A senior serving US army officer has launched a scathing attack on the US military leadership in Iraq.
Lieutenant Colonel Paul Yingling said US generals had failed to prepare their troops properly and had misled Congress about the resources needed for the war.
Writing in the Armed Forces Journal, he said the US had repeated the mistakes of Vietnam and so faced defeat in Iraq.
Such criticism from a serving officer is rare, analysts say, although several retired generals have spoken out.
Lt Col Yingling's remarks come a day after the top US commander in Iraq, General David Petraeus, described the situation in Iraq as "exceedingly complex and very tough".
Acknowledging that the US effort "clearly is going to require an enormous commitment over time", he asked Congress to give the new "surge" strategy, of pouring more troops into Baghdad, time to take effect.
Congress, meanwhile, passed a war funding bill setting a timetable for the withdrawal of US combat troops from Iraq, despite the threat of a veto by President George W Bush.
Lt Col Yingling, who is deputy commander of the 3rd Armoured Cavalry Regiment and has served two tours in Iraq, said the military leadership had entirely failed to grasp what would be needed for success in Iraq.
"For reasons that are not yet clear, America's general officer corps underestimated the strength of the enemy, overestimated the capabilities of Iraq's government and security forces, and failed to provide Congress with an accurate assessment of the security conditions in Iraq," he wrote.
The generals had gone into Iraq in 2003 with too few soldiers and no coherent plan for post-war stabilisation, having spent a decade "preparing to fight the wrong war", he said.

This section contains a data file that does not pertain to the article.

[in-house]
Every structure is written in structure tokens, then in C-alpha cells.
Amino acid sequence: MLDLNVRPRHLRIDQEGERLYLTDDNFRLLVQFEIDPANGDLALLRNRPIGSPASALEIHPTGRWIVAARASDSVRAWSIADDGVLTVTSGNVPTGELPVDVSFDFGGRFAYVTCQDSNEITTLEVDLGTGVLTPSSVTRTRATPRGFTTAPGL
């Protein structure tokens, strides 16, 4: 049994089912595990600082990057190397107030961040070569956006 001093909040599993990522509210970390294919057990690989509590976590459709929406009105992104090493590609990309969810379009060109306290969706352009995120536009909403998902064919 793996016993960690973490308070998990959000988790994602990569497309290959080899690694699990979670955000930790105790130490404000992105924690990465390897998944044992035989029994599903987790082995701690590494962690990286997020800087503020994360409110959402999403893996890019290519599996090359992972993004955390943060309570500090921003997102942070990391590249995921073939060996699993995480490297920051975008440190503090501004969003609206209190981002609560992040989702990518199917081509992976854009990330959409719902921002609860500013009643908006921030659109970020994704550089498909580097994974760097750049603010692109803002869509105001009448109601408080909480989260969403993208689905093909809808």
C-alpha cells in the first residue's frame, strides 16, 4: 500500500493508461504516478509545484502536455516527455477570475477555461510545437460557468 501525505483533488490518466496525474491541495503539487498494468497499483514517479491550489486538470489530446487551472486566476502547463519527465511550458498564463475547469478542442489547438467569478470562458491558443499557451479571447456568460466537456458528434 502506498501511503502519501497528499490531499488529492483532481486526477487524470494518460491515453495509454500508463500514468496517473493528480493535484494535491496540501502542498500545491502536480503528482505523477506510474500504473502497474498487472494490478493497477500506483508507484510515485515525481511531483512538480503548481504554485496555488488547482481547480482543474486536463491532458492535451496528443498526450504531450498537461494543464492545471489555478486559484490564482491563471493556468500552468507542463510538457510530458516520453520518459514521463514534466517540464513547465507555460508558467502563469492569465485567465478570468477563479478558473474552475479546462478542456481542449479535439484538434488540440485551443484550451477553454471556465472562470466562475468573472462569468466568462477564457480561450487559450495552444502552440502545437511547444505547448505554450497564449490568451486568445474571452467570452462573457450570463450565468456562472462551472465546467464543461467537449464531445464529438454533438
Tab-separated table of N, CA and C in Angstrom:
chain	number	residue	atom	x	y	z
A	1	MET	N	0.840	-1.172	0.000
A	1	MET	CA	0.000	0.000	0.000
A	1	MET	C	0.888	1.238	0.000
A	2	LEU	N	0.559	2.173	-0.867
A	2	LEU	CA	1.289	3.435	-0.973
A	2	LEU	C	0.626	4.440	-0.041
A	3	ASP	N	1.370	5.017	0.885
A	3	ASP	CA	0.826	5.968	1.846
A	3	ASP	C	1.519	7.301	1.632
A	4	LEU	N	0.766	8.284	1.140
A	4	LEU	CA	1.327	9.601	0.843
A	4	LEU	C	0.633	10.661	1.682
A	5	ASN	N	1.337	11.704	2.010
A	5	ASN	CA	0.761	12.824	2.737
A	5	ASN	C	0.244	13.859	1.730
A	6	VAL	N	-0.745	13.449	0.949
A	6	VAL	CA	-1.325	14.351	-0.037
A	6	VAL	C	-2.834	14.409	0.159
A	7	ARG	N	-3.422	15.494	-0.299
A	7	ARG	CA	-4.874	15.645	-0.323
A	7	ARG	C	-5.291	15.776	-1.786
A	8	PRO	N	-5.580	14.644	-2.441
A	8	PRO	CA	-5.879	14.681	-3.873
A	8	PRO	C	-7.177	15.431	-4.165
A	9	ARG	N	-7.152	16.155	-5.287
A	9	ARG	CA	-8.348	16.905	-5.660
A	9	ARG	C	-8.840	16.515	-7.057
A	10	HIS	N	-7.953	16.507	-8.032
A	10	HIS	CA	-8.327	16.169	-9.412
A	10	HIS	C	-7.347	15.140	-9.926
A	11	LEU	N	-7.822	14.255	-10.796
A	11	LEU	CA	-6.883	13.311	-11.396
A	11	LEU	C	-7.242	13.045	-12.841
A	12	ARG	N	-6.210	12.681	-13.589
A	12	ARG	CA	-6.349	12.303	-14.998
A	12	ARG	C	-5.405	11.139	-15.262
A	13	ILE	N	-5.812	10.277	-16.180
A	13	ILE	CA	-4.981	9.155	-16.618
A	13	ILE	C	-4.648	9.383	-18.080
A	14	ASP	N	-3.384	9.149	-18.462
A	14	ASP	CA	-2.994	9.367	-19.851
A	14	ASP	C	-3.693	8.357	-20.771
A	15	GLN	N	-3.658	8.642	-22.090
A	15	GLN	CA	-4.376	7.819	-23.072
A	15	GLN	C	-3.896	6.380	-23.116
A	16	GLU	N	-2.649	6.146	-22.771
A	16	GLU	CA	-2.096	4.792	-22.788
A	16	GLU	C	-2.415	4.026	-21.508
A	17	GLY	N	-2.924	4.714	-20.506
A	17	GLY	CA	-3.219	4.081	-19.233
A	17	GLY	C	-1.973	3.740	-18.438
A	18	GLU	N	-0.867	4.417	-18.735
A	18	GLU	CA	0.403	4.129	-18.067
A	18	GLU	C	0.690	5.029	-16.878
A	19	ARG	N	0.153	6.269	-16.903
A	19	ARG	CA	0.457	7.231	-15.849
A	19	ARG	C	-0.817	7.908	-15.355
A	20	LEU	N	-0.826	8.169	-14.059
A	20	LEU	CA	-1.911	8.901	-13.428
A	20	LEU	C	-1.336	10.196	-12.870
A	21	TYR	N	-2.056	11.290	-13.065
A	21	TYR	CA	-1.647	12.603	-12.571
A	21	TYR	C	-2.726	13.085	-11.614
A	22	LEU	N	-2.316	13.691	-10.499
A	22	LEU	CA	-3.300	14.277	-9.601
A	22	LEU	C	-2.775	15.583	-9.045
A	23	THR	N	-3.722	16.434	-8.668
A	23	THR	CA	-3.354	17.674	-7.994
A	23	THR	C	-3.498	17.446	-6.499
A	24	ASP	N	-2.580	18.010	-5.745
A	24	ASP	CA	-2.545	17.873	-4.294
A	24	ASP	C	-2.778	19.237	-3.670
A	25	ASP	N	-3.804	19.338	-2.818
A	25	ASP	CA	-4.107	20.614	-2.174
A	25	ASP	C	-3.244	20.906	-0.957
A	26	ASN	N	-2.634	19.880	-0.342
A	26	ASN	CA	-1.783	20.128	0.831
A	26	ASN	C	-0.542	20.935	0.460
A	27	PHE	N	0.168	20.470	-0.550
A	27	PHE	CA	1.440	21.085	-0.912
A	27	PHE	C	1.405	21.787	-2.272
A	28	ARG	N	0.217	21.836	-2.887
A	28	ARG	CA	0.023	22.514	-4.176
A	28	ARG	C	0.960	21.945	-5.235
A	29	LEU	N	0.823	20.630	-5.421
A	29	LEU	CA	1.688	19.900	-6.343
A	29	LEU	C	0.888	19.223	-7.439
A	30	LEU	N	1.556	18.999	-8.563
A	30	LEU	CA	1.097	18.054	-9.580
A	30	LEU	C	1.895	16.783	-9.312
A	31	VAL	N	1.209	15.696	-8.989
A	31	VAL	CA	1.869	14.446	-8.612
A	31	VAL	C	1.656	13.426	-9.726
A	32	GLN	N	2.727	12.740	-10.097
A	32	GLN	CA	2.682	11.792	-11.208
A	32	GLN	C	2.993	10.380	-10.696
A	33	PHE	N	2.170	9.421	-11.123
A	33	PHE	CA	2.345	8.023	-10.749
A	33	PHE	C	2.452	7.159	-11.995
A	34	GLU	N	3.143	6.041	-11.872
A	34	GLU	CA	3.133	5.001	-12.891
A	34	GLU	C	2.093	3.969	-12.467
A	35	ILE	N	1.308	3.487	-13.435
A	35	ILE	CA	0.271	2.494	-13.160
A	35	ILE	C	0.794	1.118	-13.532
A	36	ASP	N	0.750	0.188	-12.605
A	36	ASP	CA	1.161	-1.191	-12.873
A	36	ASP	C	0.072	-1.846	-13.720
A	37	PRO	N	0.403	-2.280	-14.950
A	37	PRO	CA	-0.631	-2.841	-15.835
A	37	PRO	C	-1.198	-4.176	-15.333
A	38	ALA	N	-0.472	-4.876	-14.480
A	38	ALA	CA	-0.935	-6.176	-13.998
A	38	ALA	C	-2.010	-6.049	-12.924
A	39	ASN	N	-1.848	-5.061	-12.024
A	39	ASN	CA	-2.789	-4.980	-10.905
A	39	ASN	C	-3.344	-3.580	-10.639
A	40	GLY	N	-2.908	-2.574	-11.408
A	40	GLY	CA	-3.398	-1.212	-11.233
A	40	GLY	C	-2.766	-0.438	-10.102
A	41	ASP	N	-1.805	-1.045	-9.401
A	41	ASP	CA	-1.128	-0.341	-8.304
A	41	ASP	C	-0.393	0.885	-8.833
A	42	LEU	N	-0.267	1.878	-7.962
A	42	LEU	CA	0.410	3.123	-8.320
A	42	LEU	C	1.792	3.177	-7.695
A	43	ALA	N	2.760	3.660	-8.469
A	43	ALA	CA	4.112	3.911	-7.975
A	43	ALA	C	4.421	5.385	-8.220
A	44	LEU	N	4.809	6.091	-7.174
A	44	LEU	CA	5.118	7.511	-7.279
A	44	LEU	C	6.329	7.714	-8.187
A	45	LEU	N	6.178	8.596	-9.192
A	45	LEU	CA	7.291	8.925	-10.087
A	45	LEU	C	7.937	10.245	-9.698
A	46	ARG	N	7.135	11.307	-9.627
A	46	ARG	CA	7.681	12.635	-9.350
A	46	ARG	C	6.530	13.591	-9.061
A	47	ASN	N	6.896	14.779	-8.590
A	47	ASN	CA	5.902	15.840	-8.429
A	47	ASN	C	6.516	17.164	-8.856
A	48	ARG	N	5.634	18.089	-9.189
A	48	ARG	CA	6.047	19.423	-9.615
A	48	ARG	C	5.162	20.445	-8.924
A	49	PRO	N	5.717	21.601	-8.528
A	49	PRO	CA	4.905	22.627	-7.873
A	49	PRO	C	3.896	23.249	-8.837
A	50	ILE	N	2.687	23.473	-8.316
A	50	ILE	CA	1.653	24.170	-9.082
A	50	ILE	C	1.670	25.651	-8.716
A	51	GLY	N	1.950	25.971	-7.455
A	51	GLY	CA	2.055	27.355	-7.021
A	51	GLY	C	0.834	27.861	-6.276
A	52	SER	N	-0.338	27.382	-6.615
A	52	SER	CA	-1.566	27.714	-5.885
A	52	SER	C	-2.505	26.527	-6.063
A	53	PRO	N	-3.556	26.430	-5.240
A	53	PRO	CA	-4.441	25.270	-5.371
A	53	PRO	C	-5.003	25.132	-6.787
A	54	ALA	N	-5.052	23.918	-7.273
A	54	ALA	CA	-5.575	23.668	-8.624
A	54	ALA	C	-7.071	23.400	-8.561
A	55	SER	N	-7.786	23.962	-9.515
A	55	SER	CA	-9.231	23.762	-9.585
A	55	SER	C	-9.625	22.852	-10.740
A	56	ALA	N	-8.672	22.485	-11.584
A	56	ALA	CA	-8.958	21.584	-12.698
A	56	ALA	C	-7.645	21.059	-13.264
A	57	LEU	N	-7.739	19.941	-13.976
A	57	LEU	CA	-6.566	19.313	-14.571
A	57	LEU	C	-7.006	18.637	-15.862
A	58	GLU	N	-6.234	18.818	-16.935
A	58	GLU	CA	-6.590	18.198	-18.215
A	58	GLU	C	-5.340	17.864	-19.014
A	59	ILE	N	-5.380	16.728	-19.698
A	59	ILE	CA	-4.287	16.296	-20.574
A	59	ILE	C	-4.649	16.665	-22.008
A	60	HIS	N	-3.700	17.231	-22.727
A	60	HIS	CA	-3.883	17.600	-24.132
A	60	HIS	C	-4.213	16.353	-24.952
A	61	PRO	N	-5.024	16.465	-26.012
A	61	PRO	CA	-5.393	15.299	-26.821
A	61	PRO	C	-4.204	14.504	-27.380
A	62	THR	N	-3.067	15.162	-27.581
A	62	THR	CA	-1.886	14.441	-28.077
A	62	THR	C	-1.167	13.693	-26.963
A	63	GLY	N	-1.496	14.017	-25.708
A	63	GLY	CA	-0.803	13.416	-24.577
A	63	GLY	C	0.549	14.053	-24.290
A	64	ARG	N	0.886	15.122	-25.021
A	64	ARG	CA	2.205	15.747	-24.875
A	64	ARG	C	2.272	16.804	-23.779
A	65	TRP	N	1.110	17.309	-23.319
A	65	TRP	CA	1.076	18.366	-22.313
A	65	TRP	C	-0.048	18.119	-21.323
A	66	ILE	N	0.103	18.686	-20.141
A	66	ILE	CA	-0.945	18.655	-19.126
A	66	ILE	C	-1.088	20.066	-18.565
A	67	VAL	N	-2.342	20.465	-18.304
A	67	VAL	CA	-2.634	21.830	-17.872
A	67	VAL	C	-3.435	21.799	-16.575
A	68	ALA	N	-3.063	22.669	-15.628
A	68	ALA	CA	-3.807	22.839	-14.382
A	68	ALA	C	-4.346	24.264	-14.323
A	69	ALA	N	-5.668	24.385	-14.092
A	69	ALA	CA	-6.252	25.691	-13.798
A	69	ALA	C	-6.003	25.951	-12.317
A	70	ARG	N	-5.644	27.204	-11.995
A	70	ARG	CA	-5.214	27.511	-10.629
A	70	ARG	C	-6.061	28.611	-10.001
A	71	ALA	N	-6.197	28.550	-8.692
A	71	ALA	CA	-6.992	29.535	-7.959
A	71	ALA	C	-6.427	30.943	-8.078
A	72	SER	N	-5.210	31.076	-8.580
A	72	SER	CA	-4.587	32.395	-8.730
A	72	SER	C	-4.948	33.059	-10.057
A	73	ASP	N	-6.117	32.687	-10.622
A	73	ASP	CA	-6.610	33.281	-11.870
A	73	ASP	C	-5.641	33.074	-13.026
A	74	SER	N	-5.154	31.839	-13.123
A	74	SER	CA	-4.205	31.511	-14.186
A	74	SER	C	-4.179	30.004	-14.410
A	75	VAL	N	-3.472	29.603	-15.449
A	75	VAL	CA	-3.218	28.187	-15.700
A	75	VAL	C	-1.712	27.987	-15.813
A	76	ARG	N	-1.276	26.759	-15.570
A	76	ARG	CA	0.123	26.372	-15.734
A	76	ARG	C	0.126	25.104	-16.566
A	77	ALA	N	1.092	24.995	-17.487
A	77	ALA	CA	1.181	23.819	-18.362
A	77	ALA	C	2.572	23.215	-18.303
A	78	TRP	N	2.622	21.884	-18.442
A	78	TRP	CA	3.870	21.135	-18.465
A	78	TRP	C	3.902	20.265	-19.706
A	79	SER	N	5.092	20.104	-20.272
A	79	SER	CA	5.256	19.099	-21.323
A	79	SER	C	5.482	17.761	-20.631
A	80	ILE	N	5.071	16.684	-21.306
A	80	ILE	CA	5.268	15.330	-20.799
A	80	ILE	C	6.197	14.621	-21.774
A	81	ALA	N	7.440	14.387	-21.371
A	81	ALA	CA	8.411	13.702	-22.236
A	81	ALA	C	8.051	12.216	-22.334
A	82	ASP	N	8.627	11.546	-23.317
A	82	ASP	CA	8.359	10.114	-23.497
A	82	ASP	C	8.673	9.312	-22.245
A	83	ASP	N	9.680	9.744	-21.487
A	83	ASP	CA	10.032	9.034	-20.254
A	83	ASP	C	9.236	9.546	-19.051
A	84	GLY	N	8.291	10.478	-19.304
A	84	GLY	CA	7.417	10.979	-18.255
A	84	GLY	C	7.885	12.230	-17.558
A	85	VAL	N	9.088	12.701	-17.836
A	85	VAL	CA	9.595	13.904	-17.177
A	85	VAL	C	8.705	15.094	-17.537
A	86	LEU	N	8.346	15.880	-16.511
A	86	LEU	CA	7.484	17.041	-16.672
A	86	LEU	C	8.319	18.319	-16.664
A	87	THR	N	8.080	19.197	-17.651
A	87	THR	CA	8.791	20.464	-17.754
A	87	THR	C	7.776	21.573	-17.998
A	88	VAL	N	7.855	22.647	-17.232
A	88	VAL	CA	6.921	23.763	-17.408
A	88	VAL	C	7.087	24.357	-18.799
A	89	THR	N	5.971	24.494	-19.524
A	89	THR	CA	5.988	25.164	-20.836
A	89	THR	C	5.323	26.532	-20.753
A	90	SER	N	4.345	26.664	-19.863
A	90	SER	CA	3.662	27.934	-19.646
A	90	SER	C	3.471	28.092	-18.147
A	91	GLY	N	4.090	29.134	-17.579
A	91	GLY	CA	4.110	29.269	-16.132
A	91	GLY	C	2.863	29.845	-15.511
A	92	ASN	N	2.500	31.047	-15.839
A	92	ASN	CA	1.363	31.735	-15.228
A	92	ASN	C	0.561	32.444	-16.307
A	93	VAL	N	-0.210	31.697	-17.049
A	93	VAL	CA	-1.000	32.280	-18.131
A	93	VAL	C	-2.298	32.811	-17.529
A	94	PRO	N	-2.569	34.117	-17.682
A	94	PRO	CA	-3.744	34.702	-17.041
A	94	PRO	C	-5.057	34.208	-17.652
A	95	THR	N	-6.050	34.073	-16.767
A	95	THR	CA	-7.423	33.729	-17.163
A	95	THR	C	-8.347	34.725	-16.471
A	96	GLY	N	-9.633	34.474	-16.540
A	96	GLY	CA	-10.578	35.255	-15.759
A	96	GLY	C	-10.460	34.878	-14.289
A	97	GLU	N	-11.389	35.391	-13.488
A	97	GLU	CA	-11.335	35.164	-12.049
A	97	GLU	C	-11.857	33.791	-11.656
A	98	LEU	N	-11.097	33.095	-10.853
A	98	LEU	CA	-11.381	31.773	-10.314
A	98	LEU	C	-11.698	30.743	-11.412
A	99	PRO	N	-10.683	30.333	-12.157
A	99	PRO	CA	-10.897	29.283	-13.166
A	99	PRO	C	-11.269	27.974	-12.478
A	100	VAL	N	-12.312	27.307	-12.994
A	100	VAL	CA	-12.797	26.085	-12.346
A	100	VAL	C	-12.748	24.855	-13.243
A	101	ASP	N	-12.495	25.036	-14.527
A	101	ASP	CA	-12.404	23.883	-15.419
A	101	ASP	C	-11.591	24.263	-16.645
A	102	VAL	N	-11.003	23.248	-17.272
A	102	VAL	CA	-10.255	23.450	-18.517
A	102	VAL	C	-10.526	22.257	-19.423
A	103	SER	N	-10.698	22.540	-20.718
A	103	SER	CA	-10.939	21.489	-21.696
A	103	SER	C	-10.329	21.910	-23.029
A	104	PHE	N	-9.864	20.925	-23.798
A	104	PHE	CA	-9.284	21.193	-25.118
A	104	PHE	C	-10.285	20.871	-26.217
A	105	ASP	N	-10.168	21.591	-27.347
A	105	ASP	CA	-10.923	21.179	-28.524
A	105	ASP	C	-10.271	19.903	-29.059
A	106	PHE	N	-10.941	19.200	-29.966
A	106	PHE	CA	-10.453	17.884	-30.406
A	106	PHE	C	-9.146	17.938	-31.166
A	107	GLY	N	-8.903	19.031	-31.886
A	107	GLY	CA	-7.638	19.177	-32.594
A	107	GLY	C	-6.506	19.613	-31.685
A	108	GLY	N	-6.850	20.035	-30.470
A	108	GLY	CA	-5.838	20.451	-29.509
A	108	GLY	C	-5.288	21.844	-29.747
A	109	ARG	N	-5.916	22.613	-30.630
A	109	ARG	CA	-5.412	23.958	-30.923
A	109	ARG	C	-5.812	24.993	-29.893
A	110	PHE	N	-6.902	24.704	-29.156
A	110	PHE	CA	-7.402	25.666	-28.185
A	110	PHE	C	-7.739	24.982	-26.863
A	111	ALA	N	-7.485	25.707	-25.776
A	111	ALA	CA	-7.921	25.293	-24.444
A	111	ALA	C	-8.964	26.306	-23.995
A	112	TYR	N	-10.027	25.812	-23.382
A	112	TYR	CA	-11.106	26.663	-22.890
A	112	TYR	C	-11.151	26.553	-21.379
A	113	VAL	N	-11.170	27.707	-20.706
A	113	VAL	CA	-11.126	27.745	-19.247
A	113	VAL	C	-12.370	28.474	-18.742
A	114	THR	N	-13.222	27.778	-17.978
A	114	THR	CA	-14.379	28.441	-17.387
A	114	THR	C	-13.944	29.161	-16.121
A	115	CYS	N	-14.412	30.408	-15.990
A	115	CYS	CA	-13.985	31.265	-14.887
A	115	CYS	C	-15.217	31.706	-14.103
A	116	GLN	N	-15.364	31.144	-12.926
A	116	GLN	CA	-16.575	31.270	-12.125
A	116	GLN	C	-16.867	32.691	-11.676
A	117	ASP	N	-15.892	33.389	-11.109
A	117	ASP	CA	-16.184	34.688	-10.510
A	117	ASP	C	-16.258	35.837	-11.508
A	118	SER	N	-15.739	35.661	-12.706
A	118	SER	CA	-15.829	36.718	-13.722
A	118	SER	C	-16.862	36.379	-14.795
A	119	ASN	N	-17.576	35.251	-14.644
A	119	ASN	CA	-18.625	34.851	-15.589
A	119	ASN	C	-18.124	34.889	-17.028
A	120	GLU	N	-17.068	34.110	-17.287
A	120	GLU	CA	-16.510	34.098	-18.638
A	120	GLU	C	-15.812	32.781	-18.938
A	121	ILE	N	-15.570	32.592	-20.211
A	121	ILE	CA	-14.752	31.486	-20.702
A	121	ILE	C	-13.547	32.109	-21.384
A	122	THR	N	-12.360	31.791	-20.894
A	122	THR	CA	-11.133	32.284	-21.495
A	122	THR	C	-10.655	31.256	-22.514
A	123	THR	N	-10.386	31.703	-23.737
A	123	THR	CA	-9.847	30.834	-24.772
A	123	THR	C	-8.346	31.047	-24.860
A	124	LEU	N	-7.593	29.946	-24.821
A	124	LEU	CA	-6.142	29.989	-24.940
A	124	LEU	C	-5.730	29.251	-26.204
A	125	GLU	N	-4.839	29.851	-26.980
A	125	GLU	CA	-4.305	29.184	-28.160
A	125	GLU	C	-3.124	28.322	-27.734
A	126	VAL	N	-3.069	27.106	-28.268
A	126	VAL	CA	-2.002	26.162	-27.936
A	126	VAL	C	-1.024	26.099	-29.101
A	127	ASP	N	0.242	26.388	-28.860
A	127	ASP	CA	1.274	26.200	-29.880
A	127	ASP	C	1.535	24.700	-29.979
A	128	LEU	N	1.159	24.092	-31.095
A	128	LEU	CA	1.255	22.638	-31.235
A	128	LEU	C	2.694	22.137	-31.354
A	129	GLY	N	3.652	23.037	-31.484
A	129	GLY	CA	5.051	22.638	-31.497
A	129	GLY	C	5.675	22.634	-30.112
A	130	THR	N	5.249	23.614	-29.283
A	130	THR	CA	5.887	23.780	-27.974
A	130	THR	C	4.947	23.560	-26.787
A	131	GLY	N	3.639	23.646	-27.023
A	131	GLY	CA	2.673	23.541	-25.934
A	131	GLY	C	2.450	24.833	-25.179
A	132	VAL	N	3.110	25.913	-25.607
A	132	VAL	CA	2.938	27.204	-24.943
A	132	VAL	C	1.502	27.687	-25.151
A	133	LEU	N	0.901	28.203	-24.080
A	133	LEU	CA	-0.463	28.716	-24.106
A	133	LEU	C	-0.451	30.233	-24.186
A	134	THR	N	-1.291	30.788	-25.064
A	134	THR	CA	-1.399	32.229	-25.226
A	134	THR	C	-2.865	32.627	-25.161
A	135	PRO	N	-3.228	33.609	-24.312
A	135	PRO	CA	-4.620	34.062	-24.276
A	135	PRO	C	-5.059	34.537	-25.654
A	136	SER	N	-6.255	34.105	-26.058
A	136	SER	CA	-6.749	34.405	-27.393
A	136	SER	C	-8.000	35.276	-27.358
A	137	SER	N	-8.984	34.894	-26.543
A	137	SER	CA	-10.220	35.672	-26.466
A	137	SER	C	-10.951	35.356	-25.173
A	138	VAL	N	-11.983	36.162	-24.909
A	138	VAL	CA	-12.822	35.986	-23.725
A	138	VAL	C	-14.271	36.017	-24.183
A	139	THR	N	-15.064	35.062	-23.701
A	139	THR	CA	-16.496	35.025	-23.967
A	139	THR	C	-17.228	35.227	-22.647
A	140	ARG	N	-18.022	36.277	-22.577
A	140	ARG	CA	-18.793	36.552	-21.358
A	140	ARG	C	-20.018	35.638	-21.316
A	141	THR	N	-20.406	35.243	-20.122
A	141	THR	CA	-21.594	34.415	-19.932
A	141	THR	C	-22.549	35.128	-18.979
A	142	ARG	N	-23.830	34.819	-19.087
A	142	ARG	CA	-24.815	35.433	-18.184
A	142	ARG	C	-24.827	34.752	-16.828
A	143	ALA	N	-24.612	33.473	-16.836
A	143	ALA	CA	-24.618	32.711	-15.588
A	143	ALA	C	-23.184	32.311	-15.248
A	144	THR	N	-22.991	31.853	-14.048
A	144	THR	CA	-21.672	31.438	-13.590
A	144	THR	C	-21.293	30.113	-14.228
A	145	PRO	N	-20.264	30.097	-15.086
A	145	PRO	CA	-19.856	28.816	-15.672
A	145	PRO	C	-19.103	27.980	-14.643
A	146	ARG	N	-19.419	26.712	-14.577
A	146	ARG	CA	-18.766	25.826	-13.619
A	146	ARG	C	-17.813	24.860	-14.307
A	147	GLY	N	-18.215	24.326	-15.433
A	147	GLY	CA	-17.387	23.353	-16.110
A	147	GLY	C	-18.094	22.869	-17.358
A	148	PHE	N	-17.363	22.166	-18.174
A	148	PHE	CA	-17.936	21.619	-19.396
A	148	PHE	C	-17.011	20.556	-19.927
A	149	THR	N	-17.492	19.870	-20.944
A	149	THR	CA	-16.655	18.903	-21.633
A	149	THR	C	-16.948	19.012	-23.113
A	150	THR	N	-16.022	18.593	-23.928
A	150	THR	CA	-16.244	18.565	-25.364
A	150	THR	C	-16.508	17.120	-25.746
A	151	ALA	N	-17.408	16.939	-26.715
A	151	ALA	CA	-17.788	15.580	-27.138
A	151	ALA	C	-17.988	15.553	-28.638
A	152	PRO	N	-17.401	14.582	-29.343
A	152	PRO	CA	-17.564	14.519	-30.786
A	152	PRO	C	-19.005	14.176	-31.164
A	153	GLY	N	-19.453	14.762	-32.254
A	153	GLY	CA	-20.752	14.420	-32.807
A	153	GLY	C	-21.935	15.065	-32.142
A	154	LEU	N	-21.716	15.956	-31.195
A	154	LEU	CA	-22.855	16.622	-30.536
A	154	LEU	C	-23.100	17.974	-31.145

"The intellectual and moral failures common to America's general officer corps in Vietnam and Iraq constitute a crisis in American generalship."
Lt Col Yingling has not singled out any individual for criticism but has urged Congress to take a greater role in monitoring officers' performance and holding them accountable.
He said the US military had done too little to prepare for the kind of intense insurgencies they had encountered in Iraq and Afghanistan, and had then tackled them in the wrong way.
"Given the lack of troop strength, not even the most brilliant general could have devised the ways necessary to stabilise post-Saddam Iraq," he wrote.
"In 2007, Iraq's grave and deteriorating condition offers diminishing hope for an American victory and portends risk of an even wider and more destructive regional war."
US military spokesman Lt Col Christopher Garver in Iraq told the Associated Press news agency that Lt Col Yingling had written expressing "his personal opinions".
"We of Multinational Force Iraq are focused on executing the mission at hand," he said.